Inside the Mind of Someone With PTSD at Night


It’s been over three years since my traumatic event. I’m able to function day-to-day now, but there are still times when I’m triggered and it overwhelms me. When I see anyone wearing a mask (ski masks especially), I usually get triggered for any time between a few seconds to a full day. When I hear a specific song, my mind instantly goes back to the event. When triggered, my mind intrusively replays the event, and conjures up scenarios similar to it but in my current location — I feel so helpless when it happens. I just want to scream at the thoughts to go away. I try. I really, really try but it usually isn’t good enough.

At night, I have to do a few things. I have to stay up long enough so I fall asleep within a few minutes because my mind will play intrusive thoughts if it’s left unchecked for too long. A lot of them are more about personal safety where I am, rather than replaying the event itself. If I don’t get up and physically see that my door is locked, that my windows are locked and that nobody is outside, I will have thoughts of someone breaking in and killing me and it turns into a downward spiral of uncontrollable thoughts.

Even when I’m asleep, I can’t escape the intrusive thoughts. I will have dreams replaying the event. I have dreams of just very violent situations involving me and friends/family and I’ll wake up sweaty with my heart beating out of my chest. Sometimes I just won’t dream. That’s generally what I hope for at night. Sometimes I get woken up by a night terror, fall back asleep and have more violent dreams. If I’m lucky though, I go back to sleep and have no more dreams.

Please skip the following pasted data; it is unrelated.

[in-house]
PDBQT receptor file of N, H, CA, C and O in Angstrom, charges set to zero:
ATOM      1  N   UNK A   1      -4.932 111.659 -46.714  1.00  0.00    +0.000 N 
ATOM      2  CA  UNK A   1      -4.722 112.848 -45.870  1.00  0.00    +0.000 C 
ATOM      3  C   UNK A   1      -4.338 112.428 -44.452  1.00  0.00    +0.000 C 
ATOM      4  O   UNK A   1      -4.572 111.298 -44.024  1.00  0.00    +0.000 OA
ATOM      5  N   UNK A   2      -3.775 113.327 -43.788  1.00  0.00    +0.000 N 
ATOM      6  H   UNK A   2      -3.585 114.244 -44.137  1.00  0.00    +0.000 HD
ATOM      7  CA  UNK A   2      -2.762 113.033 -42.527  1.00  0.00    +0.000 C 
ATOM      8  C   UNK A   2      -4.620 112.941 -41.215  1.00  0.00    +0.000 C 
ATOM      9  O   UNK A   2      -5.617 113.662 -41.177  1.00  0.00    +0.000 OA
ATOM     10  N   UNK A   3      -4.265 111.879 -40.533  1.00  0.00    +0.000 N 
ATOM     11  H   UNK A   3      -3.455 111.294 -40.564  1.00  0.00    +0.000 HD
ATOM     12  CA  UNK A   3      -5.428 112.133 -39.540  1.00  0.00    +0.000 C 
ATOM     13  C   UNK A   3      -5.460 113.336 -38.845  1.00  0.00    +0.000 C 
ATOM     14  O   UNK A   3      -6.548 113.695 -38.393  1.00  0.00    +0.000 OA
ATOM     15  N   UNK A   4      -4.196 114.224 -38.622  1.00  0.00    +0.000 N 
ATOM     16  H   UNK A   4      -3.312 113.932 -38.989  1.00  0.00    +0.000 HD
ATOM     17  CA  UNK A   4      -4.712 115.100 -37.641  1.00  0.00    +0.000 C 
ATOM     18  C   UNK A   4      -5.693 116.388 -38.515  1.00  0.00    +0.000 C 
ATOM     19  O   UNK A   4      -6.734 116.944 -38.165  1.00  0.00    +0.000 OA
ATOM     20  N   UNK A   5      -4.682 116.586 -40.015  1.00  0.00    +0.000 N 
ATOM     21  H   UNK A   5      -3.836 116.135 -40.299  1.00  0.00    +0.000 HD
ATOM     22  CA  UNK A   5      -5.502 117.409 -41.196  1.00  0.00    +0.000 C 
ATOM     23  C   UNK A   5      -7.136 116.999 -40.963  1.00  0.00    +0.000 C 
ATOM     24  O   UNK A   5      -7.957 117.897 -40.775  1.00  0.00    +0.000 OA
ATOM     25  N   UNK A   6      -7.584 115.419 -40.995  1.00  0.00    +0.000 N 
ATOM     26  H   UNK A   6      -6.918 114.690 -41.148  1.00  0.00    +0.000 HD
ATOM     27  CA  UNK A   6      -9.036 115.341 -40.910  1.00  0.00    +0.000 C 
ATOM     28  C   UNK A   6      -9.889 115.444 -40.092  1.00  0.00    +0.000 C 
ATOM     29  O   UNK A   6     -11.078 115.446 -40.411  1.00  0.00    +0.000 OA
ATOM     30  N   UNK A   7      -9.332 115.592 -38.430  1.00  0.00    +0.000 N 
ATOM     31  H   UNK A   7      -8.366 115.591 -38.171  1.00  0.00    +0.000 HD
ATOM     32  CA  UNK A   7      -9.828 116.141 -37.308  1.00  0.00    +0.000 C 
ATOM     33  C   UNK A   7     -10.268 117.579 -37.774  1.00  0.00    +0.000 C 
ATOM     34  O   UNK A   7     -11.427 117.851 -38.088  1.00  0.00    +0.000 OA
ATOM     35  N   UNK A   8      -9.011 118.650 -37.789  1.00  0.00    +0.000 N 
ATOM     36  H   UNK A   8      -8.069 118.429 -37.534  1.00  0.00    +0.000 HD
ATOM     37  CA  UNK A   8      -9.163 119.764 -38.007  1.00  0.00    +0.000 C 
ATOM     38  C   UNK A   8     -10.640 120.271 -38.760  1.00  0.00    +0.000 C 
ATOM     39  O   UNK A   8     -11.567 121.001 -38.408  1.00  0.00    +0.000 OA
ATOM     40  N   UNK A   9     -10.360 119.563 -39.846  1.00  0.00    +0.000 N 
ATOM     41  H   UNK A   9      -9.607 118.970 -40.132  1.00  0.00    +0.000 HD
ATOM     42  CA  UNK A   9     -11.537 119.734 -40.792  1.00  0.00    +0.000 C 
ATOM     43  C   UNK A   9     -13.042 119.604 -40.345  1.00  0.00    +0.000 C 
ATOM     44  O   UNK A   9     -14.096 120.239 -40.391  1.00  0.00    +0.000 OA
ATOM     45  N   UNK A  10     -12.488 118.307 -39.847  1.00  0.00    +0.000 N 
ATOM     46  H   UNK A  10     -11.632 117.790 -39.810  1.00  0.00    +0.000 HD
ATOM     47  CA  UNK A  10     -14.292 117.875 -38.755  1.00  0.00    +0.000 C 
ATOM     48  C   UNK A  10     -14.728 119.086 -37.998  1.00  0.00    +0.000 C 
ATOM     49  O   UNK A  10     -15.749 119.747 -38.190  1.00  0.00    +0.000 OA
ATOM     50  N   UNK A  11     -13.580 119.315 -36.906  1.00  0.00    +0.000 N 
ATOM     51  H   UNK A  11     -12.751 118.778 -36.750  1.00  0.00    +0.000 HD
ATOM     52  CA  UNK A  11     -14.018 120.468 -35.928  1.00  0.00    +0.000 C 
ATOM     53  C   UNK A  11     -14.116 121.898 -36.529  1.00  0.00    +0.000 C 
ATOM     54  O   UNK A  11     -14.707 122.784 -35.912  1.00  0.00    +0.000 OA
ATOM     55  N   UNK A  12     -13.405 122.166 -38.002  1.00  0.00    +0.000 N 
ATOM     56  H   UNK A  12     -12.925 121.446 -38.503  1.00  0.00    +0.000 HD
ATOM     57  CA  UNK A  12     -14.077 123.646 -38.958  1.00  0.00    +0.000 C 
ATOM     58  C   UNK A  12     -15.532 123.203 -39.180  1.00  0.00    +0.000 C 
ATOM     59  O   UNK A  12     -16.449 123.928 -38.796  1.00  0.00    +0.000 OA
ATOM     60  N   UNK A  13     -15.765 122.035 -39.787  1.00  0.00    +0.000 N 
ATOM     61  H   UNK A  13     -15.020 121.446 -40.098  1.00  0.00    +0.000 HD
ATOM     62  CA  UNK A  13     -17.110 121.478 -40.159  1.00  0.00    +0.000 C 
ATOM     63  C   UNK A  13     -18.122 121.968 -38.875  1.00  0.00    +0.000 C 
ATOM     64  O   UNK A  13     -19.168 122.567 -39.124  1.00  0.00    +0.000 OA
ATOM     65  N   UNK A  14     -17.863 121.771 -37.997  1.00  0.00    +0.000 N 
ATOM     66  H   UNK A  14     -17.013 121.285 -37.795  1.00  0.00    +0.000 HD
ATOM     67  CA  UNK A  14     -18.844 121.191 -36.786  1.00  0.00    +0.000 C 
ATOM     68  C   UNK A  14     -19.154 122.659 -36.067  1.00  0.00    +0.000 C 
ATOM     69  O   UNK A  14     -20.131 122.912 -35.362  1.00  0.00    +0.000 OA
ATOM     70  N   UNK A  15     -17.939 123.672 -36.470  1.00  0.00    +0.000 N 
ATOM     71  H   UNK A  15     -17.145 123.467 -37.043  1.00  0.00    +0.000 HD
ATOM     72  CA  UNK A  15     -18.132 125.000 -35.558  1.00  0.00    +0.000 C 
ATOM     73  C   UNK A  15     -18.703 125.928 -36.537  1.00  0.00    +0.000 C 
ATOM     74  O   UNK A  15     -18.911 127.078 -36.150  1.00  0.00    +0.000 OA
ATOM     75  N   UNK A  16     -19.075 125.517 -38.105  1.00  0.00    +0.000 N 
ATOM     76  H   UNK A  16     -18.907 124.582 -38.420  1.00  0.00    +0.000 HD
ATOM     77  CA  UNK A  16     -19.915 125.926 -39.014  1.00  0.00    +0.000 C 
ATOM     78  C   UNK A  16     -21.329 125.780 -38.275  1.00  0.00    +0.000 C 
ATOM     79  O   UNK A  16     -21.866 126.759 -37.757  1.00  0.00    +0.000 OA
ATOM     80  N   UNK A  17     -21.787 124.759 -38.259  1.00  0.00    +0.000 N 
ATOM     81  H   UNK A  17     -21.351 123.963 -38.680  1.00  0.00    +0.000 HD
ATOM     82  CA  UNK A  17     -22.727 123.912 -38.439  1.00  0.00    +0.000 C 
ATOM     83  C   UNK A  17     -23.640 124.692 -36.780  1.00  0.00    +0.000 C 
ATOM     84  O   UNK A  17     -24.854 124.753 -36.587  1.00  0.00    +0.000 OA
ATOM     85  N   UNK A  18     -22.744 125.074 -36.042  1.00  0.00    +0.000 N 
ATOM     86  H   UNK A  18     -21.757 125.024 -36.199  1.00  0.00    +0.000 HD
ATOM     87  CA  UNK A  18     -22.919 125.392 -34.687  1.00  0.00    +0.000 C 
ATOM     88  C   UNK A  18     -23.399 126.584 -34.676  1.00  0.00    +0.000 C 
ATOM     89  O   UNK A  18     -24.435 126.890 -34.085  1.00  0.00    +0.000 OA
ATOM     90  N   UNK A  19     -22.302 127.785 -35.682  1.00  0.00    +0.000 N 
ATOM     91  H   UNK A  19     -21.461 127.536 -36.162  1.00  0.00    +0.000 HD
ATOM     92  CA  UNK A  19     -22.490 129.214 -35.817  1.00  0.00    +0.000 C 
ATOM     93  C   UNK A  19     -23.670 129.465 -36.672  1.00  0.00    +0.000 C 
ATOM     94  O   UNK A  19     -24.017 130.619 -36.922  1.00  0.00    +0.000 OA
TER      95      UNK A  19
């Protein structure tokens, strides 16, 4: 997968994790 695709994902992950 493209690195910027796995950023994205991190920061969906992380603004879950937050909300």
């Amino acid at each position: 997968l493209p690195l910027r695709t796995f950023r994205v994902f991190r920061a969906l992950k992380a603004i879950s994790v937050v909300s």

I currently am on an SSRI and a Tricyclic and also take allergy medicine every night to help me sleep. Sometimes even all of those aren’t enough to get my mind quiet enough to sleep at a decent hour. Usually if I can find someone to process with, I can at least put the intrusive thoughts in check and can go back to distracting myself in other ways, but sometimes it really is just me having thoughts for hours until my mind is too tired to stay awake.

I have self-harmed and also snapped myself with rubber bands to help me sleep in the past, and unfortunately it worked. That was honestly hard to break the habit, but with good peer support, I did it.

It’ll happen on nights after I’ve had bad days, and it happens on the nights of good days. Sometimes there isn’t even anything specific I notice that triggers me. Sometimes, I just have to ride out the storm. The thing that gets me through it a lot of the time is that I know I’ve been through worse, and I know it does get better. It’s not easy, but it’s both possible and realistic. I’ve found peace in coloring books, reading with a candle lit or even just listening to and focusing hard on music.

Unsplash photo via Chester Wade


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